GroupBERT: Enhanced Transformer Architecture with Efficient GroupedStructures
Ivan Chelombiev; Daniel Justus; Douglas Orr; Anastasia Dietrich; Frithjof Gressmann; Alexandros Koliousis; Carlo Luschi

Attention based language models have high computational requirements, due to large parameter count, dense operations and large volumes of data. We modify the structure of a Transformer layer by introducing grouped transformations to dense feed-forward layers and add a grouped convolution module. The resulting architecture shows superior computational and task performance compared to BERT model family, that translate to time and energy savings for model training.

Principal Component Networks: Parameter Reduction Early in Training
Roger Waleffe; Theodoros Rekatsinas

In this paper, we show that hidden layer activations in overparameterized neural networks for image classification exist primarily in subspaces smaller than the actual model width. We further show that these subspaces can be identified early in training. Based on these observations, we show how to efficiently find small networks that exhibit similar accuracy to their overparameterized counterparts after only a few training epochs. We term these network architectures Principal Component Networks (PCNs). We evaluate PCNs on CIFAR-10 and ImageNet for VGG and ResNet style architectures and find that PCNs consistently reduce parameter counts with little accuracy loss, thus providing the potential to reduce the computational costs of deep neural network training.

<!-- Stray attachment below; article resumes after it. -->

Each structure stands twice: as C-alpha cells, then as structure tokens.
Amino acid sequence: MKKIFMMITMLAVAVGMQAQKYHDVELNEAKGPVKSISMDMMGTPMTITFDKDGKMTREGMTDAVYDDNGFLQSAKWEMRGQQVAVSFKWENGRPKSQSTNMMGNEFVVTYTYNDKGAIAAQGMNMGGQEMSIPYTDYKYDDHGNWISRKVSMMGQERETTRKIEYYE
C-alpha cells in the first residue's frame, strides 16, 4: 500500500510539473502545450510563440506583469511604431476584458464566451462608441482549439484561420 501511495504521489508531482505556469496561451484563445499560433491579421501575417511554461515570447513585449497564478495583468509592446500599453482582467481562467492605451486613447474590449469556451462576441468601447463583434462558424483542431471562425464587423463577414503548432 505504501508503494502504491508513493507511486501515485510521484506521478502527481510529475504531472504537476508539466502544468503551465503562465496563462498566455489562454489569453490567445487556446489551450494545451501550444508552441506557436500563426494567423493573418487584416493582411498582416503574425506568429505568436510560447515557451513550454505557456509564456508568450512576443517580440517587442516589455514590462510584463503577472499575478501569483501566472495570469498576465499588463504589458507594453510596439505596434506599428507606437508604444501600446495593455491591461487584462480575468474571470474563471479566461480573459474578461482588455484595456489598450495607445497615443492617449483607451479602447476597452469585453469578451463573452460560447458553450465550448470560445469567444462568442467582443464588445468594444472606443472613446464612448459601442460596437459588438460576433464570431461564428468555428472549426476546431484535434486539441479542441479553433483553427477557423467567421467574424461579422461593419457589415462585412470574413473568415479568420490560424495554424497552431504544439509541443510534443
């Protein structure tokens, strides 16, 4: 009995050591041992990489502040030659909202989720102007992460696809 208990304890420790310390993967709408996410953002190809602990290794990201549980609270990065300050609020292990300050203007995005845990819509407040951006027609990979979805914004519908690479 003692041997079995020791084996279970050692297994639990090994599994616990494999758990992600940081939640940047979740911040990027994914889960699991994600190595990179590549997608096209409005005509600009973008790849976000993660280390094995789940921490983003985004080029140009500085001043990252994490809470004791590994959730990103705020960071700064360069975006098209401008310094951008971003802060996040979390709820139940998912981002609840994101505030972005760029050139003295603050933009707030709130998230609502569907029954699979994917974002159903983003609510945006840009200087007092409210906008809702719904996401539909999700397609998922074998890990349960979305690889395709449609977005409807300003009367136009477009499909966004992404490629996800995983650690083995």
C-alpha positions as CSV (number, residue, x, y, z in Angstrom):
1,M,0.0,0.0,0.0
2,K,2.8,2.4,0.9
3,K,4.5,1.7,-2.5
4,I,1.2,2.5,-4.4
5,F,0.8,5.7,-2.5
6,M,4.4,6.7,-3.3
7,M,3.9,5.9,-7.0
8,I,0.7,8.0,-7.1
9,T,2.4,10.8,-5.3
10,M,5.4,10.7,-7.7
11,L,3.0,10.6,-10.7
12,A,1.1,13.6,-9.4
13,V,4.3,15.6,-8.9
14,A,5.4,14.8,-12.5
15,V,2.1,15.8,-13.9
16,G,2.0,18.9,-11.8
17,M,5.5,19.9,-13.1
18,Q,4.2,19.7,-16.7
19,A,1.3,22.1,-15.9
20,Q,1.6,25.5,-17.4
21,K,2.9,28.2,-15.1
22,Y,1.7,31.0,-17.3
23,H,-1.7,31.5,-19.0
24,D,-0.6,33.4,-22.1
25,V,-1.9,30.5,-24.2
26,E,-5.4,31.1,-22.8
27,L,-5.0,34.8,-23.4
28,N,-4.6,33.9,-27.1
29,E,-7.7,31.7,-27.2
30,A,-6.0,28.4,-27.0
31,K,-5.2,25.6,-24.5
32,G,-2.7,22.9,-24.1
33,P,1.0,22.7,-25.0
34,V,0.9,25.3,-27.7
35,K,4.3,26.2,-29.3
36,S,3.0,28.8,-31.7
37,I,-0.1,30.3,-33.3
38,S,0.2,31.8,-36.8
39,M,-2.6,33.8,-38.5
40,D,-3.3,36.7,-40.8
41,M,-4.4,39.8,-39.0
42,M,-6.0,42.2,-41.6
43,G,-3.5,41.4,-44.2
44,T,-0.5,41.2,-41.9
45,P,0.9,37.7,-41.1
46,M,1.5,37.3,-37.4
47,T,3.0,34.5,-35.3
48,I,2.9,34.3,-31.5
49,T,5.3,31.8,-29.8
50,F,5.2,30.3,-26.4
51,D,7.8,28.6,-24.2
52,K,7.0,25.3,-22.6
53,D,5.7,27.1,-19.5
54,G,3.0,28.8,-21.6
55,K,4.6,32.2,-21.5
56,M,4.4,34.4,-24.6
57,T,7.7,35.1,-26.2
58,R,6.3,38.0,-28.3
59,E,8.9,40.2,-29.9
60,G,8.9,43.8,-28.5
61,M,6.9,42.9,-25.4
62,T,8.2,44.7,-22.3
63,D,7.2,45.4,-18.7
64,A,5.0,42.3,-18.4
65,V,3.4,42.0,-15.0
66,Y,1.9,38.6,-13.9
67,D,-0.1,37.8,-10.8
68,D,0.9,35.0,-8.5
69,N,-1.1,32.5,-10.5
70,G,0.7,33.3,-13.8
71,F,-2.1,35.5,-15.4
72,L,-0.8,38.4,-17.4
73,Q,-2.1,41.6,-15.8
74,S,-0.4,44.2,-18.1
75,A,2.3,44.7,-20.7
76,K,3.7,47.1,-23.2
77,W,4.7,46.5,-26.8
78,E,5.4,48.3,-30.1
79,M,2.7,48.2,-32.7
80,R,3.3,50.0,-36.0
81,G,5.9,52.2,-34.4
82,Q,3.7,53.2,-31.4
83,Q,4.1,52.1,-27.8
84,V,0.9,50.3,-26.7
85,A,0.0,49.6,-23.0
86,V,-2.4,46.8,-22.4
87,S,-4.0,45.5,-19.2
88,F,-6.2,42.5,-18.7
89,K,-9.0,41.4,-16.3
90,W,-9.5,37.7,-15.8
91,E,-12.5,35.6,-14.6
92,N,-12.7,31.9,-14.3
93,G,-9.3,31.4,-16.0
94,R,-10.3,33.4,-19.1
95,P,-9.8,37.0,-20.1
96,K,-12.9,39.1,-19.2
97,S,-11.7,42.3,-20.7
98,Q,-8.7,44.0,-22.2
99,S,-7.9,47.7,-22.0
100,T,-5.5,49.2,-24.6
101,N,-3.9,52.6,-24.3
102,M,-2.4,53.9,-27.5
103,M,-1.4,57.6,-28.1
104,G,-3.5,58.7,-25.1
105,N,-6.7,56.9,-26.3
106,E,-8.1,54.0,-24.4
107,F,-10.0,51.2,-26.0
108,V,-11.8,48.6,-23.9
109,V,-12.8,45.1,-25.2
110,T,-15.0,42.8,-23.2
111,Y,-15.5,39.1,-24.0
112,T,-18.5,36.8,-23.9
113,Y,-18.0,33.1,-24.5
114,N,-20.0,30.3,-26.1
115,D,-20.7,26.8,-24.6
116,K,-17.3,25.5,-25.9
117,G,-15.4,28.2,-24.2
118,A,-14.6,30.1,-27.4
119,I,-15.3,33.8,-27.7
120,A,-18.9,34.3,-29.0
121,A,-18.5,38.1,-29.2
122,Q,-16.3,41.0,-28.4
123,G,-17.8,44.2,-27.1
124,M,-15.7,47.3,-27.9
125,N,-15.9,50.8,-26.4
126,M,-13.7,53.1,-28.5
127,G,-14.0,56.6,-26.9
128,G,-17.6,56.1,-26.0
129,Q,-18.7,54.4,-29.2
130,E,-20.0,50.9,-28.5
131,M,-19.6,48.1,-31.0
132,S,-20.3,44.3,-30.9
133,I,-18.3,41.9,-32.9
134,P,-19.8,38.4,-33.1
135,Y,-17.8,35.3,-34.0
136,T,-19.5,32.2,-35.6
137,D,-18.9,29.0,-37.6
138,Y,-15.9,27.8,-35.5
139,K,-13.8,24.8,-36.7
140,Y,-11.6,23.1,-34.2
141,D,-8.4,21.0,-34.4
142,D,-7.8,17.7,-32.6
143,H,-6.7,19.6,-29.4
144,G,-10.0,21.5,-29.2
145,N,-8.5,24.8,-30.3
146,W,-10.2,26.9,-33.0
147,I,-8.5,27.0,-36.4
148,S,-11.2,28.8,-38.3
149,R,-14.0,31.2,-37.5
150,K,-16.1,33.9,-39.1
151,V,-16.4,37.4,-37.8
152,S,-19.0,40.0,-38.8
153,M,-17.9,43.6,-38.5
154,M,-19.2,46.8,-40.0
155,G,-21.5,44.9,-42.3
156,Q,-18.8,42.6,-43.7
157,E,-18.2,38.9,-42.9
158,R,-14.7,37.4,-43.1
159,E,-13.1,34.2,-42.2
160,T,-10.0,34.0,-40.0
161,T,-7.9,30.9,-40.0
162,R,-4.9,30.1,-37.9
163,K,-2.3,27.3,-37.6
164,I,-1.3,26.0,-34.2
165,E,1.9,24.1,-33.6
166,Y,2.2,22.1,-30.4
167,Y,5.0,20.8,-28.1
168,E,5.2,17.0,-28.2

TT-PINN: A Tensor-Compressed Neural PDE Solver for Edge Computing
Ziyue Liu; Xinling Yu; Zheng Zhang

Physics-informed neural networks (PINNs) have been increasingly employed due to their capability of modeling complex physics systems. To achieve better expressiveness, increasingly larger network sizes are required in many problems. This has caused challenges when we need to train PINNs on edge devices with limited memory, computing and energy resources. To enable training PINNs on edge devices, this paper proposes an end-to-end compressed PINN based on Tensor-Train decomposition. In solving a Helmholtz equation, our proposed model significantly outperforms the original PINNs with few parameters and achieves satisfactory prediction with up to 15x overall parameter reduction.


Get the Random Number on the fly: A Low-Precision DNN Training Framework using Stochastic Rounding without the Random Number Generator
Geng Yuan; Sung-En Chang; Alec Lu; Jun Liu; Qing Jin; Yanyu Li; Yushu Wu; Zhenglun Kong; Yanyue Xie; Peiyan Dong; Minghai Qin; Xiaolong Ma; Zhenman Fang; Yanzhi Wang

Stochastic rounding is a critical technique used in low-precision deep neural networks (DNNs) training to ensure good model accuracy.
However, it requires a large number of random numbers generated on the fly.
This is not a trivial task on the hardware platforms such as FPGA and ASIC.